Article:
The angry dude on Twitter had the look of a man with few friends and a message to match. Brazilian democracy faced grave peril, he warned, scolding apolitical artists, singers and web celebrities to speak out against “fascist” right-wing President Jair Bolsonaro.
Brazilians have heard this before. Just not from Felipe Neto, a celebrity web jockey famed for his online antics, carnival coif and the pied-piper hold he exerts on millions of teens and tweenagers. While Neto’s getup — a pink t-shirt emblazoned with before and after portraits of Cinderella — was familiar, the gravitas was new. “We are officially up against a fascist regime,” he pealed. “Anyone who stays silent before fascism is a fascist.”
Not every web influencer in Brazil, known for its digital shallows, took to the manifesto. Yet Neto’s rebel yell speaks to a shift in sensibilities in Latin America’s biggest and perhaps its most excitable nation, where crises from the cratering economy to coronavirus have battered a bewildered public and supercharged partisan conflict.
The result has been noisy but salutary. First, Brazilians are eager for reliable sources of information. A false tip, after all, could be dire or even fatal as Covid-19 rips unabated across the country, which trails only the U.S. in deaths. That’s good news for traditional media, which has seen a credibility bump thanks to a more discerning public.
Secondly, increasing political turmoil and perceptions of a besieged democracy are upgrading the conversation on the web. Celebrity influencers such as Neto have seen the importance of going earnest, parlaying their cachet as entertainers into a new role as opinion makers. Neto’s May 9 open letter to digital influencers has been seen 12.9 million times. At the same time, lawyers, economists, philosophers and scientists who once turned up their noses at social media are flocking online to reach a wider audience.
What gives these new messengers added heft is the size of the audience. Brazil is one of the most connected societies, with more mobile phones than people. It logs nine and a half hours daily online per capita (second only to the Philippines). Only the U.S. and India spend more time on YouTube.
The Brazilian pollster Quaest recently found that the interest in politics among social media users jumped from 32% in 2017 to 53% this year. “With the pandemic, everyone’s at home scouring the web for credible information and quality content,” said Quaest director Felipe Nunes. “That’s an opportunity for those who work the web.”
Among the emerging digital voices are Atila Iamarino, a microbiologist who parses the science of the pandemic for his 1.18 million YouTube subscribers, promoting the policies of social distancing, testing and tracing that the Bolsonaro government has disdained. Economist Ricardo Amorim saw his accumulated social media following swell from 4.5 million to 5 million since quarantine and the ensuing economic collapse. Attorney Gabriela Prioli, who quit her commentator’s job at CNN Brasil in March to launch a web channel, got a big social media bump when she invited Anitta, perhaps Brazil’s foremost new pop diva (47.4 million followers on Instagram), for a series of conversations unpacking hot button topics like fascism, communism and populism on YouTube.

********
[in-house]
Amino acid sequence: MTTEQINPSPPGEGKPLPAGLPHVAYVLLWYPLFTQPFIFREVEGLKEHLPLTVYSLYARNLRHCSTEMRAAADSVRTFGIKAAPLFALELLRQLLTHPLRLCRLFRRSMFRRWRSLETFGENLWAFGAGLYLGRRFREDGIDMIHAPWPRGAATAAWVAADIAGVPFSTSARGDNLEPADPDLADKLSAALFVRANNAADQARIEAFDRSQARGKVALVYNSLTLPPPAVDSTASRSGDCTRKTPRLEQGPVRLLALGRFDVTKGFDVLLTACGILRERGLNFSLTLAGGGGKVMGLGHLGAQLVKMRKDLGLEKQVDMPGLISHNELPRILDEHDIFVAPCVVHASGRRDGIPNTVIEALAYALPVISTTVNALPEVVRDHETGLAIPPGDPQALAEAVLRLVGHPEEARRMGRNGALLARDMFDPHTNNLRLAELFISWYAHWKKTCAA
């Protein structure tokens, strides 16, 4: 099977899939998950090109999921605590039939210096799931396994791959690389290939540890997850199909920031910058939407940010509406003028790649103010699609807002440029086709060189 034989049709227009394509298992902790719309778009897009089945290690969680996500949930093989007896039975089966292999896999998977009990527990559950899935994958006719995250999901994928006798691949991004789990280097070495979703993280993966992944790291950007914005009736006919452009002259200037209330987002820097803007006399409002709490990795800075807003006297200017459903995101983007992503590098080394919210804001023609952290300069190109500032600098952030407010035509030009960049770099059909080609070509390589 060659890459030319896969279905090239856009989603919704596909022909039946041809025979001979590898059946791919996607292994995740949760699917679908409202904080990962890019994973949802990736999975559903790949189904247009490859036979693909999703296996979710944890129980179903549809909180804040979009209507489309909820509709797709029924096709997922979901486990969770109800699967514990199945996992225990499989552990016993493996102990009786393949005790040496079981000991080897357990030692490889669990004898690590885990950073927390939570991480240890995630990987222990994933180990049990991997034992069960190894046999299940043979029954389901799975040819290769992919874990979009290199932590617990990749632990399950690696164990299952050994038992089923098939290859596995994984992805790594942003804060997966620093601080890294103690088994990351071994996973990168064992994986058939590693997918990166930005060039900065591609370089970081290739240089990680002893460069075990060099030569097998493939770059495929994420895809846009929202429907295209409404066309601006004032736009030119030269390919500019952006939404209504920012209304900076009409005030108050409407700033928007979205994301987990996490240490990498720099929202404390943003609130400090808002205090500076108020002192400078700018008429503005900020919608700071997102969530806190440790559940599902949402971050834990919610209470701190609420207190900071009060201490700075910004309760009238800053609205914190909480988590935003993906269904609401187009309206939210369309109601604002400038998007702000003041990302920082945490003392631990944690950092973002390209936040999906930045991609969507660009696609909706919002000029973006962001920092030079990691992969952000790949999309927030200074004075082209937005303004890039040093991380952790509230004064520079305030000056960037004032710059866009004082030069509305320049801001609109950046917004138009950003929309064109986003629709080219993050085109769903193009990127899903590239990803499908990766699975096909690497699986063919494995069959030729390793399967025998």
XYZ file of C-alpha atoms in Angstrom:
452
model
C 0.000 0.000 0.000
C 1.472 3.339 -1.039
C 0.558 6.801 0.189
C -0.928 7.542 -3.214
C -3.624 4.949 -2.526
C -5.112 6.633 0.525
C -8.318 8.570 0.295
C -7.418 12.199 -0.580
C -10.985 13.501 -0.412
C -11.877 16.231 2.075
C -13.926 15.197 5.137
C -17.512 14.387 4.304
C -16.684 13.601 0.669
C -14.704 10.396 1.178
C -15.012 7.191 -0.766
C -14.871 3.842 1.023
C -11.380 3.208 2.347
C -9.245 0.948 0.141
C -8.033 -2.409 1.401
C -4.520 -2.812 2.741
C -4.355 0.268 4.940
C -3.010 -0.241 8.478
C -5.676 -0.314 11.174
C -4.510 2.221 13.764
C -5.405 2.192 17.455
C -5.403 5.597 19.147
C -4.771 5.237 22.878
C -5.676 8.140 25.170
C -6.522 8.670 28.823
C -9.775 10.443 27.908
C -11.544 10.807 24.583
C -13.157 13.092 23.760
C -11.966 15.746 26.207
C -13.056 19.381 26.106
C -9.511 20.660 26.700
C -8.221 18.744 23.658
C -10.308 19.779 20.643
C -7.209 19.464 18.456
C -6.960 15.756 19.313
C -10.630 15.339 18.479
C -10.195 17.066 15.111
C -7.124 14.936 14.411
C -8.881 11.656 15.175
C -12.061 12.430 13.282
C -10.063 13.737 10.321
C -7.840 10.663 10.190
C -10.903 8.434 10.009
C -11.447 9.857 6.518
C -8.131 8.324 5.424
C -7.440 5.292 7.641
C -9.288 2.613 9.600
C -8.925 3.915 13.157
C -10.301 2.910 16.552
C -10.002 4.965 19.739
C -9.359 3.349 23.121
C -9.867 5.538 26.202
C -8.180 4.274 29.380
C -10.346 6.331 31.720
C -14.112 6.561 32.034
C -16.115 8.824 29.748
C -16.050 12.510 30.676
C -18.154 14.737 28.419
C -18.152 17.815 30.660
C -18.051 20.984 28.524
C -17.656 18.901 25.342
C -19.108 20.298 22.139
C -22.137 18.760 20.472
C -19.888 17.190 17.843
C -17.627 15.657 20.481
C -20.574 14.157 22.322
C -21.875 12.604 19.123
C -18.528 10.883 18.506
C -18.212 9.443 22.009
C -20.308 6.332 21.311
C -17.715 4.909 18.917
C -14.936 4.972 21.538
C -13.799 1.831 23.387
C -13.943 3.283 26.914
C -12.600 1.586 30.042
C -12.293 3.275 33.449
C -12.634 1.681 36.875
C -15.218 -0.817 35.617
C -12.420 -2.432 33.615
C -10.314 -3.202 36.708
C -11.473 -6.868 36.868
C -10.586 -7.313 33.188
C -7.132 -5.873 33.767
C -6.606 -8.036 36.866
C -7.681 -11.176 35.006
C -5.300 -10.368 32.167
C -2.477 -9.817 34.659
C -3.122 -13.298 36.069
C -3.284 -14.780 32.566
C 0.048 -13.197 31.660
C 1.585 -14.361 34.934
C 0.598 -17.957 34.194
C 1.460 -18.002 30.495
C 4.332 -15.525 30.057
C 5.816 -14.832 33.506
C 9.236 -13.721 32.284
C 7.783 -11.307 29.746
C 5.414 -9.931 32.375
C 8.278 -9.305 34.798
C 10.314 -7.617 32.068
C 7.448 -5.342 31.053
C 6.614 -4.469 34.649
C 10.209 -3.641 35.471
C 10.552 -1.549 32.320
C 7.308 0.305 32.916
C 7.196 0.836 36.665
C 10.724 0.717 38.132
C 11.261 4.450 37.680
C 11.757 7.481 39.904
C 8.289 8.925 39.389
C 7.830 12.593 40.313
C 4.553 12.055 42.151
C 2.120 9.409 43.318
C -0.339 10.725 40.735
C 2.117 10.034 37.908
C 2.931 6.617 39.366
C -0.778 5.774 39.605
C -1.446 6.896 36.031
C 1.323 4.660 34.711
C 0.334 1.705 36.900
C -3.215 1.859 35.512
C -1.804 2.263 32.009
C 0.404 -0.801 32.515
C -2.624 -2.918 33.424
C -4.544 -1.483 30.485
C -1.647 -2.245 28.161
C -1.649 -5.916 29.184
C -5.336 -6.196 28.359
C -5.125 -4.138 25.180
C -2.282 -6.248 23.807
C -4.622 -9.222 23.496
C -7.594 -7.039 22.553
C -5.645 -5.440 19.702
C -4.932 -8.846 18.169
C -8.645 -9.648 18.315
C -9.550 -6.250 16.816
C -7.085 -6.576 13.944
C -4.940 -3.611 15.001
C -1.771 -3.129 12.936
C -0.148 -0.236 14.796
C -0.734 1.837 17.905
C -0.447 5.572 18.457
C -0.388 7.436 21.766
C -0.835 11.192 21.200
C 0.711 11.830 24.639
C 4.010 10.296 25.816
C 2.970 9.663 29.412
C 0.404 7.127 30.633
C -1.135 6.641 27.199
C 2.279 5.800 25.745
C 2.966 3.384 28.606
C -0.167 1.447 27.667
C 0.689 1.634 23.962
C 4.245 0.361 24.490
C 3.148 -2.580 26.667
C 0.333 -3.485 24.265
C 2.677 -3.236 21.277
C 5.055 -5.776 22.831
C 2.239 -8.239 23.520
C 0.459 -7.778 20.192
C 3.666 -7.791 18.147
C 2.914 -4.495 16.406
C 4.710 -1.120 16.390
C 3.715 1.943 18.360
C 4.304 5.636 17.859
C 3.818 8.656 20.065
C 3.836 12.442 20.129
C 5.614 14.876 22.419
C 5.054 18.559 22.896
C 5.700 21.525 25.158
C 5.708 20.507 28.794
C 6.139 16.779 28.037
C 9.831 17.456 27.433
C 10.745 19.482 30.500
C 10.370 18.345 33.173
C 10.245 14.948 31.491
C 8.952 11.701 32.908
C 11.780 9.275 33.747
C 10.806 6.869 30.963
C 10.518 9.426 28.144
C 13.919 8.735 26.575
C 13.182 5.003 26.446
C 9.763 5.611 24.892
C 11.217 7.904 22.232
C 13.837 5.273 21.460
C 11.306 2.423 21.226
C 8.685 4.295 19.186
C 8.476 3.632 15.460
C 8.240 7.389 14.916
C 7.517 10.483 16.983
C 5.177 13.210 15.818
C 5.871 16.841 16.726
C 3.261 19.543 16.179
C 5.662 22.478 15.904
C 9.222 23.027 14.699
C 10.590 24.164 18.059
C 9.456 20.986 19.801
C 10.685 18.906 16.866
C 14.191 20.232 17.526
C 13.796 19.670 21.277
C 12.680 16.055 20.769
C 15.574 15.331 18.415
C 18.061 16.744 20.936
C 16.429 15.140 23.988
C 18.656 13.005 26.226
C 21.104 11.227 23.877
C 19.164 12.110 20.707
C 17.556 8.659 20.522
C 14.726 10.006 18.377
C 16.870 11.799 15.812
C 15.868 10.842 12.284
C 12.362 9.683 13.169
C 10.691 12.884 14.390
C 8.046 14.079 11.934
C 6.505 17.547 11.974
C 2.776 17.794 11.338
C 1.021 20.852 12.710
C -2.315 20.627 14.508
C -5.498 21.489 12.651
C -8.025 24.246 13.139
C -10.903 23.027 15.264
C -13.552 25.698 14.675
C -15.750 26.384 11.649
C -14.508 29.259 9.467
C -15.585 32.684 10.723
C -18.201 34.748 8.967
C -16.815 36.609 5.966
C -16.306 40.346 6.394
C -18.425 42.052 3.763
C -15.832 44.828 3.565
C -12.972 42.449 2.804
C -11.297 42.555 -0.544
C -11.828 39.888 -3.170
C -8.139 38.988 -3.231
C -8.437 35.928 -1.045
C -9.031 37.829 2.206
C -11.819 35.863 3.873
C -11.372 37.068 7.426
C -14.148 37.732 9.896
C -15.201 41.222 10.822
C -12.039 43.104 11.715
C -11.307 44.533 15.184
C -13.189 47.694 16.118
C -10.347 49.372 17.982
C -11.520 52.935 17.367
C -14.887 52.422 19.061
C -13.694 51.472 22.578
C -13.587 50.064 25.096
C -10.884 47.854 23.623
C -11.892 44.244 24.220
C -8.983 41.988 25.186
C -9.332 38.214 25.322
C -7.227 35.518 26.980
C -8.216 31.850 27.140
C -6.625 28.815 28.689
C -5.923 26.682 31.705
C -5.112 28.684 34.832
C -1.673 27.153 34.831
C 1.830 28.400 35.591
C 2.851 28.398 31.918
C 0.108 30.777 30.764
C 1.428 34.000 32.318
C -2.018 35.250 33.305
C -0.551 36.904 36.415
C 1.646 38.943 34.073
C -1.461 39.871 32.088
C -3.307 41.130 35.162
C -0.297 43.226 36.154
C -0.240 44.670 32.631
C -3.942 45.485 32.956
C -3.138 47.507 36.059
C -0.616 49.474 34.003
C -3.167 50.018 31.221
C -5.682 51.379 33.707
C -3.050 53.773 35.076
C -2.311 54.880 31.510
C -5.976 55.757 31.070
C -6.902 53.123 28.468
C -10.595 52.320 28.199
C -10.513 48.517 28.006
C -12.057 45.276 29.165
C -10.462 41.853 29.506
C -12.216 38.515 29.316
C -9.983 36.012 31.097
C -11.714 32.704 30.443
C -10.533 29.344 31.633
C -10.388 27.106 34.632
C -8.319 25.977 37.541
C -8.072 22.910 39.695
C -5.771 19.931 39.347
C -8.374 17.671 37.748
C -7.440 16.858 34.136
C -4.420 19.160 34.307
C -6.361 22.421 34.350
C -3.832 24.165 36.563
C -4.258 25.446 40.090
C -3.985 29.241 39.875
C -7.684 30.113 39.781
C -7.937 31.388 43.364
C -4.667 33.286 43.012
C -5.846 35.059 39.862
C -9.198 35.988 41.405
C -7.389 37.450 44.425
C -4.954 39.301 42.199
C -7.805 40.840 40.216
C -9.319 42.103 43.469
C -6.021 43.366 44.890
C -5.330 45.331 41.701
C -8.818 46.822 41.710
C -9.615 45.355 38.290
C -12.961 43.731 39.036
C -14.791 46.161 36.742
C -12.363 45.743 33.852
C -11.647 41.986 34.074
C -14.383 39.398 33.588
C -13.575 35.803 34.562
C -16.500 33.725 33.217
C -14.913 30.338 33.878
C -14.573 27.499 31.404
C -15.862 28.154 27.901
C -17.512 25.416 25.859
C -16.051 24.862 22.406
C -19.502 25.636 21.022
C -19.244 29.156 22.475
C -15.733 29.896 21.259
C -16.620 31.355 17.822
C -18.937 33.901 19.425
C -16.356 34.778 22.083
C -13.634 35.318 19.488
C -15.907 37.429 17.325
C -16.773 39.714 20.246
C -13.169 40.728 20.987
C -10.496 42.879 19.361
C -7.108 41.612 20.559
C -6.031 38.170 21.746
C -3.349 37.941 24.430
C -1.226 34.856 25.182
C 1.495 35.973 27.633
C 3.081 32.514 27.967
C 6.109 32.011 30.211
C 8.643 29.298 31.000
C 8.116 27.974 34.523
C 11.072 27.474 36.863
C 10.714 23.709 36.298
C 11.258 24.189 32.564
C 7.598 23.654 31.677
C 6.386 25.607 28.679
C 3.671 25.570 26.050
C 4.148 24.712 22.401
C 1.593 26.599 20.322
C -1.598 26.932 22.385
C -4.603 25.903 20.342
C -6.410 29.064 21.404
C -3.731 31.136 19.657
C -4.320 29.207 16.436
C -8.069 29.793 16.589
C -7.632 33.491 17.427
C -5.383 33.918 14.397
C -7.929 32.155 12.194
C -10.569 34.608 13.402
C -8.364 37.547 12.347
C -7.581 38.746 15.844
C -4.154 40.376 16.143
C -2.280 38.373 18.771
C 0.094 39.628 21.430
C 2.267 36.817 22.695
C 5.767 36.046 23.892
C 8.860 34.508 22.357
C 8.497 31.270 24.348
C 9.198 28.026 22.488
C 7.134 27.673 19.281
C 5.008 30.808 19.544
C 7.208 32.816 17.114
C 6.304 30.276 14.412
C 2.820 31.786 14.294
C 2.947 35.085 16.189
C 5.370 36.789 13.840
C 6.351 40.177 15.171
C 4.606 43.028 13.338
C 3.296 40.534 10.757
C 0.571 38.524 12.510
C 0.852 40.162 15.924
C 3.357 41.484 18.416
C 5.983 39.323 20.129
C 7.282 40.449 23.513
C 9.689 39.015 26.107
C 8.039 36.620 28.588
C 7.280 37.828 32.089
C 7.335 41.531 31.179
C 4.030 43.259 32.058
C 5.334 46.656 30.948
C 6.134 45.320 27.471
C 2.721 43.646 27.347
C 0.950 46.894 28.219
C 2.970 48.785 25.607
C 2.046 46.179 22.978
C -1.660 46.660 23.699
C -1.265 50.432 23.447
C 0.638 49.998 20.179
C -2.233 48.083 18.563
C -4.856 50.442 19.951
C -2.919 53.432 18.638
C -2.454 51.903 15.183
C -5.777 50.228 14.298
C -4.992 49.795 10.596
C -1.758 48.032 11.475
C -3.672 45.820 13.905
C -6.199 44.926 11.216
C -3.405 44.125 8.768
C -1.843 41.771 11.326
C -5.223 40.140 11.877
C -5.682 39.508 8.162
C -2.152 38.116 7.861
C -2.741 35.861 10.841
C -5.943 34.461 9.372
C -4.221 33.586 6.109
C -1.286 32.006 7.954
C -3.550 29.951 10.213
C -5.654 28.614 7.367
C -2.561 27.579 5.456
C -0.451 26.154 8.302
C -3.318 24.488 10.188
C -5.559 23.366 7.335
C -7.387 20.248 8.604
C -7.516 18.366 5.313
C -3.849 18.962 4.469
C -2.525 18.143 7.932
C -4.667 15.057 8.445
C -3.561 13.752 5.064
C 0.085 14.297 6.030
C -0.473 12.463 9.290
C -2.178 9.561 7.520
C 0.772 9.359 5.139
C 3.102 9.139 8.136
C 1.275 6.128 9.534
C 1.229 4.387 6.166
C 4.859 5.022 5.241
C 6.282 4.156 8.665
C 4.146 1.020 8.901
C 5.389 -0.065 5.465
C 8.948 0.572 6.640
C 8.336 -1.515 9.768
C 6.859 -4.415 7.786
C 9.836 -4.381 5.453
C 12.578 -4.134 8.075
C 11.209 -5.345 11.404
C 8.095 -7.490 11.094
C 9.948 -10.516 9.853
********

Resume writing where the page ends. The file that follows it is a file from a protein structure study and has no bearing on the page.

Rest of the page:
Monica de Bolle has also felt the love. A senior fellow at the Peterson Institute for International Economics, she had been vocal on Twitter but fled Facebook (“too toxic,” she said) and had little use for other social media. “All of us in academia, we said ‘YouTube? Not us!’ Public intellectuals don’t do YouTube,” she told me.
Along came the pandemic and Brazilian government’s clubfooted response. “I started to see how things were so wrongheaded in Brazil, not just government, but economists and intellectuals, as well, and I thought something needs to be done,” she said. She made peace with YouTube and started doing daily webcasts explaining the economics of the outbreak, and more recently just basic economics, and saw her viewership balloon from around 5,000 subscribers in March to more than 60,000.
In a way, de Bolle and other new voices on the web have Bolsonaro to thank. With his aggressive use of Facebook and later Twitter, he catapulted a fringe political party and a cash-poor campaign into the presidential palace. “Bolsonaro broke the cartel of traditional media,” said Quaest’s Nunes. “He was one of the first politicians to exploit the digital advantage in politics and gave formerly voiceless right-wingers and cultural conservatives visibility. Now others are taking advantage of the opening.”
Willian Rocha, a social media scholar at the Superior School of Advertising and Marketing in Rio de Janeiro, says the web was ripe for the taking. “Everyone is online now and feels they need to have an opinion,” he said. With the left in power during most of the last two decades, Rocha said, “the right came out of the closet, colonized social media, and in alliance with the spreading Protestant Evangelical flock began to build its own narrative.”
Then came the whiplash. Amid Covid-19 and a country increasingly polarized, “the political opposition understands it needs a narrative of its own, and that’s a digital opportunity,” said Rocha. “We’re going to see a lot more new voices occupying political space,” Nunes said. “The 2022 presidential race will be the election of influencers. This is a path of no return.” With 38.4 million YouTube subscribers, 11.9 million followers on Twitter and a knack for memes, acid parodies and lightning comebacks, Felipe Neto has more firepower than most. Others are sure to follow.
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